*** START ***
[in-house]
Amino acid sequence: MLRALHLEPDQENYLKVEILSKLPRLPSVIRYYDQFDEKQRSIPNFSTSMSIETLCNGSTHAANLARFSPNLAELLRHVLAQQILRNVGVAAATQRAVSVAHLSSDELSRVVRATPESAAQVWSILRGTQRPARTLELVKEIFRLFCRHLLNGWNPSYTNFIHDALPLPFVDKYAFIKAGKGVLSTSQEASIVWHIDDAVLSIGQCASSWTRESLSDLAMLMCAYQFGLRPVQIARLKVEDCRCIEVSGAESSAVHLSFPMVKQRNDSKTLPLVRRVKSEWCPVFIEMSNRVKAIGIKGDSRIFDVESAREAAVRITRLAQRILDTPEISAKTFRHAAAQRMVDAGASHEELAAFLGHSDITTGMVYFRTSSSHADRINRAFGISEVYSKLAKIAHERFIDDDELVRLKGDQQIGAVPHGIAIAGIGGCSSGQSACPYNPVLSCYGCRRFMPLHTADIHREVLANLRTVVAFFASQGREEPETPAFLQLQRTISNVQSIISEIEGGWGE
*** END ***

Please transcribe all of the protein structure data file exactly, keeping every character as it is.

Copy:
[in-house]
Amino acid sequence: MLRALHLEPDQENYLKVEILSKLPRLPSVIRYYDQFDEKQRSIPNFSTSMSIETLCNGSTHAANLARFSPNLAELLRHVLAQQILRNVGVAAATQRAVSVAHLSSDELSRVVRATPESAAQVWSILRGTQRPARTLELVKEIFRLFCRHLLNGWNPSYTNFIHDALPLPFVDKYAFIKAGKGVLSTSQEASIVWHIDDAVLSIGQCASSWTRESLSDLAMLMCAYQFGLRPVQIARLKVEDCRCIEVSGAESSAVHLSFPMVKQRNDSKTLPLVRRVKSEWCPVFIEMSNRVKAIGIKGDSRIFDVESAREAAVRITRLAQRILDTPEISAKTFRHAAAQRMVDAGASHEELAAFLGHSDITTGMVYFRTSSSHADRINRAFGISEVYSKLAKIAHERFIDDDELVRLKGDQQIGAVPHGIAIAGIGGCSSGQSACPYNPVLSCYGCRRFMPLHTADIHREVLANLRTVVAFFASQGREEPETPAFLQLQRTISNVQSIISEIEGGWGE